It was cherry season, and then it wasn't anymore.
Of course, instead of living in the now of the farmer's market, I spent the first few weeks of cherry season mourning the end of strawberry season and dwelling on all of the pints of strawberry jam I didn't get to can, and strawberry cakes I didn't get to bake, and so on and so forth until last week when I made those two awesome cherry jams. And then I was like, "wait a minute.... I love cherries!"
I spent the week plotting out the bazillions of things I would do with the tons and tons of cherries I would buy at this week's market: cherry pie, cherry ice cream, chocolate cherry preserves... and more! I would frolic in fields full of cherry trees and swim in rivers of pure red cherry juice! It would be cherry flavored heaven! So Saturday morning, I grabbed my largest bag, a ridiculous sum of money and skipped over to the farmer's market to find.....
After inquiring at all of the regular stands, I learned that cherry season was over. Finito. No mas. Oh, well, off to Whole Foods, then, where at least the sour cherries they sell are from Red Jacket Orchards - though they are crazy expensive, which swiftly squashed my dreams of cherry-flavored grandeur. Don't worry, though - I picked up enough of them for a scaled down version of Cherrypalooza 2011, starting with sour cherry sorbet!
This might be the first time that my ice cream maker actually made a frozen dessert that I would happily share with my friends. (Previous attempts have been too shamefully crappy to even discuss in public.) The sorbet was great, though. I used the proportions from Thomas Keller's Bouchon, a beautiful coffee-table cookbook full of perfectly executed bistro classics. Two pounds of fruit, one and a quarter cups of sugar and two tablespoons of lime juice, whirled in the blender, chilled and then frozen in the ice cream maker. So simple and so good. The resulting sorbet is a vibrant magenta color, fairly well-balanced if a touch too sweet, and lusciously textured. If I do this over, I think I'd reduce the sugar to a cup - though I have more of a sweet tooth than most, I crave tart more than sugary in the dog days of summer.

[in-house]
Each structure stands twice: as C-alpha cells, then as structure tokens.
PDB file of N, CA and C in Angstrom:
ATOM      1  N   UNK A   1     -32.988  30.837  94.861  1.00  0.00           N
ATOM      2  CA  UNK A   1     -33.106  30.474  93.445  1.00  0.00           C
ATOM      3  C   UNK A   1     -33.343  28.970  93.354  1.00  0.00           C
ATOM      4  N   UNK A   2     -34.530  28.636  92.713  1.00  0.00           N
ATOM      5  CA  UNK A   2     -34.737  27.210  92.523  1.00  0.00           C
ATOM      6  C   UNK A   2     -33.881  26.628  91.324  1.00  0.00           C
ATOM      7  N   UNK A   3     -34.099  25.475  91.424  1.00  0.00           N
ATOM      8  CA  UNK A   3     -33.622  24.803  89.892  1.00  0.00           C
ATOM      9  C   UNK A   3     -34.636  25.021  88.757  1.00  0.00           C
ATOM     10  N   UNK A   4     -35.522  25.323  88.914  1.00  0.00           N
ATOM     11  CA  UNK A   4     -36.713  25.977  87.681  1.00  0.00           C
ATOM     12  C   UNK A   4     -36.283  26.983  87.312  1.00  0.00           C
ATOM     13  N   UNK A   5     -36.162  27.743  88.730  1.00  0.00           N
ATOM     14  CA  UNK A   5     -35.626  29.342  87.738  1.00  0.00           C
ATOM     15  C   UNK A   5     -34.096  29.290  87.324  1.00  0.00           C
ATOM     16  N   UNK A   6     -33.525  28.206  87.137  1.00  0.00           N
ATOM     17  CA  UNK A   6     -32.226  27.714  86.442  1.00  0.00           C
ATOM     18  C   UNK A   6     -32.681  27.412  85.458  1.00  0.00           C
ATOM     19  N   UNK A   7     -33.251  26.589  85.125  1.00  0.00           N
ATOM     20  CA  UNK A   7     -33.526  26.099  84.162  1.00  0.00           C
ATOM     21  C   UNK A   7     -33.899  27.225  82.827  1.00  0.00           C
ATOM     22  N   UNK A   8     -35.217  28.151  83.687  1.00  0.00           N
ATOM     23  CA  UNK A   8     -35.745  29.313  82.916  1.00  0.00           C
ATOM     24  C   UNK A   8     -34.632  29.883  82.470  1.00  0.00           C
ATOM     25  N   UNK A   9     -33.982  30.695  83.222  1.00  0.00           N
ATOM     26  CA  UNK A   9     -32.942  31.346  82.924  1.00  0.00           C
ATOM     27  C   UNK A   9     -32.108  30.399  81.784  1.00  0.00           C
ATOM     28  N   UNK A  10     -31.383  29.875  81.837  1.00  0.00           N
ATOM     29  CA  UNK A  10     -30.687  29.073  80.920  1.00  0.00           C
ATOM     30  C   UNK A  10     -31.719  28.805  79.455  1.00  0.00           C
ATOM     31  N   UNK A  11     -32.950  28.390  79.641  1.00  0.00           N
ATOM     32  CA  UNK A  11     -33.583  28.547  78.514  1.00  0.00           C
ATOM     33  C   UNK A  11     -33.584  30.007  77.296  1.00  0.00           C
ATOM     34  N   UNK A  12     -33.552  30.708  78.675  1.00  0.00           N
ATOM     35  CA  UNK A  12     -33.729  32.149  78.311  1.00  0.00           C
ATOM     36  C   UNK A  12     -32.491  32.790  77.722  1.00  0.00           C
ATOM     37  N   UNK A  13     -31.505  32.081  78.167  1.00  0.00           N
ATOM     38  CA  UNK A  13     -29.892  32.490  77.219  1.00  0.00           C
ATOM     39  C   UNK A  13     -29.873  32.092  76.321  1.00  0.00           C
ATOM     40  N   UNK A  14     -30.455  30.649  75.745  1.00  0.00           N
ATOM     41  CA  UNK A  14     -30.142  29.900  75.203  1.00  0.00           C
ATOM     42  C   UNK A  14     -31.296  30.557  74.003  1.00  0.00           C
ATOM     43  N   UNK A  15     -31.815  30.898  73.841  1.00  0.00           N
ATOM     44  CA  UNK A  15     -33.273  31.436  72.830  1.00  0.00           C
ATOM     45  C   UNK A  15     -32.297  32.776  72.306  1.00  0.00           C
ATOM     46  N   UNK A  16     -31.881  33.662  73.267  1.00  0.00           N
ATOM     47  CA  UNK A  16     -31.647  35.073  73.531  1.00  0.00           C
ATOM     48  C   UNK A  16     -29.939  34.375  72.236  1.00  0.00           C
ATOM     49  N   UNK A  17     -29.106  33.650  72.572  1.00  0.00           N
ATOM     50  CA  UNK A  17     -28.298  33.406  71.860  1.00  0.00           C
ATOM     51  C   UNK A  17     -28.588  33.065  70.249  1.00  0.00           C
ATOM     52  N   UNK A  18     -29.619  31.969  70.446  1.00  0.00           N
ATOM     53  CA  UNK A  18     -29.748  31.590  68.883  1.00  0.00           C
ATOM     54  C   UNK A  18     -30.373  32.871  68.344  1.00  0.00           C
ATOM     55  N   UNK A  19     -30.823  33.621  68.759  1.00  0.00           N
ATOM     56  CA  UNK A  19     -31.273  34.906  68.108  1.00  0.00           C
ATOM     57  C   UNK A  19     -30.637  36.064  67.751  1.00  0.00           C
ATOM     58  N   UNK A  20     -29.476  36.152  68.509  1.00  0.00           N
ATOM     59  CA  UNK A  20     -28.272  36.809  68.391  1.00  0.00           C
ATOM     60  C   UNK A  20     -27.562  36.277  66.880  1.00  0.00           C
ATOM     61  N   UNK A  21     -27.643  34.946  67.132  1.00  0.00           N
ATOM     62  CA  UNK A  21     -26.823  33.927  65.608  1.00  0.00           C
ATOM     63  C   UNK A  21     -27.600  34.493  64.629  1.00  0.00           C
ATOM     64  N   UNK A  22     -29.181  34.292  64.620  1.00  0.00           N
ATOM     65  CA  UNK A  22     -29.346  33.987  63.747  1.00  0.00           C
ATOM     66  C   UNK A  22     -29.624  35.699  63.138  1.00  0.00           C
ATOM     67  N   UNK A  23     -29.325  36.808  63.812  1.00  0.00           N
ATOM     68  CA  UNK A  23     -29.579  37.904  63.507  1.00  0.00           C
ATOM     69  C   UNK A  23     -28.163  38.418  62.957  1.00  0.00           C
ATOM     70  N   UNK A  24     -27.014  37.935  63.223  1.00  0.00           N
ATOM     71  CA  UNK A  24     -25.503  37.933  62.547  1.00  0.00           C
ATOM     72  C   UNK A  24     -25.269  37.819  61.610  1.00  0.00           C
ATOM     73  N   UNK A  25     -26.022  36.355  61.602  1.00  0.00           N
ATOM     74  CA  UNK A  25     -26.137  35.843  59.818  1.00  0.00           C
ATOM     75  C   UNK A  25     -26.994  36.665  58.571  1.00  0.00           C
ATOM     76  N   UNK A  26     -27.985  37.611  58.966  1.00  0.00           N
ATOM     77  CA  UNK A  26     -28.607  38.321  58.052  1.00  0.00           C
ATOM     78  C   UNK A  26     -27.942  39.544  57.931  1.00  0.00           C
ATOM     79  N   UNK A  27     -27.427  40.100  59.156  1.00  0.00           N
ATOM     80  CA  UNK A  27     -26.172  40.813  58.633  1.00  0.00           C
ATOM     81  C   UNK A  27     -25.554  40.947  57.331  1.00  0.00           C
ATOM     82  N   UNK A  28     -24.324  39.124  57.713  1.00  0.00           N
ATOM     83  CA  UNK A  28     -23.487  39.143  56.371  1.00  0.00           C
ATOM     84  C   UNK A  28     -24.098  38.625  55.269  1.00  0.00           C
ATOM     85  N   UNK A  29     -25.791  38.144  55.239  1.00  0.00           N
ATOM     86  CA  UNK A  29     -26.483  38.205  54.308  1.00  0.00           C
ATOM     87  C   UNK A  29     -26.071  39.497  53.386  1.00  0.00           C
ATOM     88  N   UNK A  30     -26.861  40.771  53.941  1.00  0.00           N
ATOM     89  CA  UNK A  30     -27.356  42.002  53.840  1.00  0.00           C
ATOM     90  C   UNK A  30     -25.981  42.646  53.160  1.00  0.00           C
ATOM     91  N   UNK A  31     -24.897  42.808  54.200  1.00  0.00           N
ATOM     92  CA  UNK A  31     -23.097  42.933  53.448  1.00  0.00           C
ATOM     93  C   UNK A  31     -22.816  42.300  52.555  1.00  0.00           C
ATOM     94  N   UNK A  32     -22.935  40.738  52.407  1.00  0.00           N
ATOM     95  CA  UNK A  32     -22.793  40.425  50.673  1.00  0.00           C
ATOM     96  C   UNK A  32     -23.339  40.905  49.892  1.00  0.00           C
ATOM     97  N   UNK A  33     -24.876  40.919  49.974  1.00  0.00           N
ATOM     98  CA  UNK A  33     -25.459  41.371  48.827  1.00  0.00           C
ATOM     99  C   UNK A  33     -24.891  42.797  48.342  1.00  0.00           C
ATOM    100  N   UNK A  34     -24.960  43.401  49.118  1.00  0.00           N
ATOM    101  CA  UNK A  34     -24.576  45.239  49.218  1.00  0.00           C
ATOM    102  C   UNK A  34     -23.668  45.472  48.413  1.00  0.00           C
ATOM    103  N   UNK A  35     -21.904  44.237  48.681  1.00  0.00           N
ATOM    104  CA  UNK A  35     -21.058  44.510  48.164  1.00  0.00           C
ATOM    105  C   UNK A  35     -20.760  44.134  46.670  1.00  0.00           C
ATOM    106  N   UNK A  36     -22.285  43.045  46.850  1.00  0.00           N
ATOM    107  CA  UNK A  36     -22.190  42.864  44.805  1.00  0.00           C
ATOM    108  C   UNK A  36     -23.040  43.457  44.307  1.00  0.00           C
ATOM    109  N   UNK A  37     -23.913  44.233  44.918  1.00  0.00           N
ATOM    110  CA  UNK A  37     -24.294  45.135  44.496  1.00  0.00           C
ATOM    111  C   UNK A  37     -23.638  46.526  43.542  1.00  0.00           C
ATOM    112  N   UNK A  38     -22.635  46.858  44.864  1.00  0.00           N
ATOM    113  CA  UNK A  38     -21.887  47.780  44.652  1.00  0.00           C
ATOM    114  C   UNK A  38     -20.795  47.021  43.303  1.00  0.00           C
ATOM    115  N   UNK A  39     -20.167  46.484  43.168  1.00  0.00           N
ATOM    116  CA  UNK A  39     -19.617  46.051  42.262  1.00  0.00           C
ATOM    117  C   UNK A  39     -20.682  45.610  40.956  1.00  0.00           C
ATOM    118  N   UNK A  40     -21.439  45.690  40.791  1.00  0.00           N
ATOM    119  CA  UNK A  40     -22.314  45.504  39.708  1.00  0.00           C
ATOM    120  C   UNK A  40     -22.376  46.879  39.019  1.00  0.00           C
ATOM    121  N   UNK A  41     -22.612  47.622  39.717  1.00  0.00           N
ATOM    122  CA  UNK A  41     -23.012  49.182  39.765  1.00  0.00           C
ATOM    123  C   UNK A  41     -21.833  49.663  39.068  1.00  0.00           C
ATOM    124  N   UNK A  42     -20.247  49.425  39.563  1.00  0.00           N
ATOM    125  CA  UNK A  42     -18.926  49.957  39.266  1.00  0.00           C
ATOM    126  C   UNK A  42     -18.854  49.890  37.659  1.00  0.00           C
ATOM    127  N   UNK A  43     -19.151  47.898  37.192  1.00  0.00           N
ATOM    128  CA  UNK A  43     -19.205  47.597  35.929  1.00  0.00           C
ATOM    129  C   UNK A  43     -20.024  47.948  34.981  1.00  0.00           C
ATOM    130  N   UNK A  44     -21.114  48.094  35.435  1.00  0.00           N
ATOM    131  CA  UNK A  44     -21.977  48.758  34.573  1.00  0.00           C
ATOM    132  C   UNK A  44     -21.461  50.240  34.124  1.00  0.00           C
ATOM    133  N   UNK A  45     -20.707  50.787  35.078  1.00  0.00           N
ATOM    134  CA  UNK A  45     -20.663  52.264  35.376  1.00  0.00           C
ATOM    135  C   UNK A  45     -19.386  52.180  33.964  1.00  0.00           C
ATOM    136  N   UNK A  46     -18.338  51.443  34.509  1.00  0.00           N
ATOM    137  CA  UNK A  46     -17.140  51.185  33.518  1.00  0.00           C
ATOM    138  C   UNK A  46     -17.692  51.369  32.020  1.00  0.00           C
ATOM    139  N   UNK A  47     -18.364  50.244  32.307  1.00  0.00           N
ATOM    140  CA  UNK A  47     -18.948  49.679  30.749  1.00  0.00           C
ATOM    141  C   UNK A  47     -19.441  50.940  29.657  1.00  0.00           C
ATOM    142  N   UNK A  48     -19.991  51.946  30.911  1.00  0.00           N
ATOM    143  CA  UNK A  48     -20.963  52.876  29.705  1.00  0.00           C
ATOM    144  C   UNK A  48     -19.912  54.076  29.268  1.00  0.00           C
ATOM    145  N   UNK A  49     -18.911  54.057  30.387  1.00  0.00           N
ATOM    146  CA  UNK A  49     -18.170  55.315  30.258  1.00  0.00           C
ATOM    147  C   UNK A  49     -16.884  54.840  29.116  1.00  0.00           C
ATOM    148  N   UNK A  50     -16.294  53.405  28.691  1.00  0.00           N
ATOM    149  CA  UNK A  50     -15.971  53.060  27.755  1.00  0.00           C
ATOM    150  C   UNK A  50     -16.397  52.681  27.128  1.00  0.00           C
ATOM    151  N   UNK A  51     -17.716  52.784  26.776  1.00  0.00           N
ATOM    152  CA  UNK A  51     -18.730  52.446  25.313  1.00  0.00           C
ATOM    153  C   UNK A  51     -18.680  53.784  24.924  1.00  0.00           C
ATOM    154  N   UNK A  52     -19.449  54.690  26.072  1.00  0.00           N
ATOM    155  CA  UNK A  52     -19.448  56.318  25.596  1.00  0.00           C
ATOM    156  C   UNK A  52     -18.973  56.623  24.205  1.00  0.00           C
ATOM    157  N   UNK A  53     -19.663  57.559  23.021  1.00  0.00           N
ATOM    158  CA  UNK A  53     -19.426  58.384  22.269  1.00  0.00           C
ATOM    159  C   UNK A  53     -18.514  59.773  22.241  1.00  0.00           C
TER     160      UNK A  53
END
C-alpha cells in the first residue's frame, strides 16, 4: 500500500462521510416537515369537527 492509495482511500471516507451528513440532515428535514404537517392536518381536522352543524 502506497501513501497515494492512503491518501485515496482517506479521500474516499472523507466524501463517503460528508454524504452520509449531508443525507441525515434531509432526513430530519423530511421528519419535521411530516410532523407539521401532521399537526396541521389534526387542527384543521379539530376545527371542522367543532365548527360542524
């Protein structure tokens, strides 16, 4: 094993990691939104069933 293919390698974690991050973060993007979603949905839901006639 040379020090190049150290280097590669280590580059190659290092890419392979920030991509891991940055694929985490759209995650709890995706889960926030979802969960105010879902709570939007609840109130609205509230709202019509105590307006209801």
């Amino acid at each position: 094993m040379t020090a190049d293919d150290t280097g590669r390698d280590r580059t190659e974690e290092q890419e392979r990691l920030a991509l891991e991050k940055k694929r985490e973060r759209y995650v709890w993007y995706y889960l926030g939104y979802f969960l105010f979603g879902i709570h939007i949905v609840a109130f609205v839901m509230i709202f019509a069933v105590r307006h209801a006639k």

My next project was maraschino cherries. Though I completely adore the awful, neon-red, corn-syrup soaked maraschino cherries one finds in jars, on sundaes and at the bottom of whiskey sours, I can reluctantly agree that red dye is probably not the best thing for me to be putting into my body. (And certainly not as frequently as whiskey sours are consumed in the Cooking Inside the Box household!) So I decided to make my own, with this recipe from the New York Times.
I settled down in front of a Bridezillas marathon (heaven!) with my cherry pitter and got to work. Once I had a pound or so of pitted sour cherries collected in a half-gallon mason jar, I boiled up a cup of Luxardo maraschino liqueur and poured it over the cherries. Three days later, I had perfect cherries for a perfect cocktail.
I'd seen other recipes that called for sugar syrup, almond extract or other types of alcohol - amaretto or brandy or cherry heering - but decided to start with the classic preparation. I totally dig it! The cherries are sweet and boozy, though not cloying at all. I see a lot of extra-delicious whiskey sours in my future.
I also started a cherry bounce, following this recipe from the Runaway Spoon. Bourbon, sugar and sweet cherries - I can't wait to try it! Sadly, though, I've got to wait til Thanksgiving or so - cherry bounce apparently takes a long time to properly infuse. It'll be so cool, though, to open this stuff up in November and be able to taste the summer all over again. And with bourbon, too!
Finally, the final few sweet cherries went into a fruit crisp with those blueberries I picked up this weekend. (Despite my disappointment about the cherries, I still managed to stock up on the berry du jour.) It's deeply purple, soft and sweet, warm and comforting. I try to temper the fruity part of fruit crisp with lemon juice and only a small sprinking of sugar but I really go to town with the crispy topping: gobs of butter, showers of sugar and oats and cinnamon. This stuff is good warm out of the oven but even better the next morning on unsweetened Greek yogurt. Crisp for breakfast? Why not? It's, uh... it's local, right? So it must be healthy!
That's right. Support your local farmer - eat dessert for breakfast.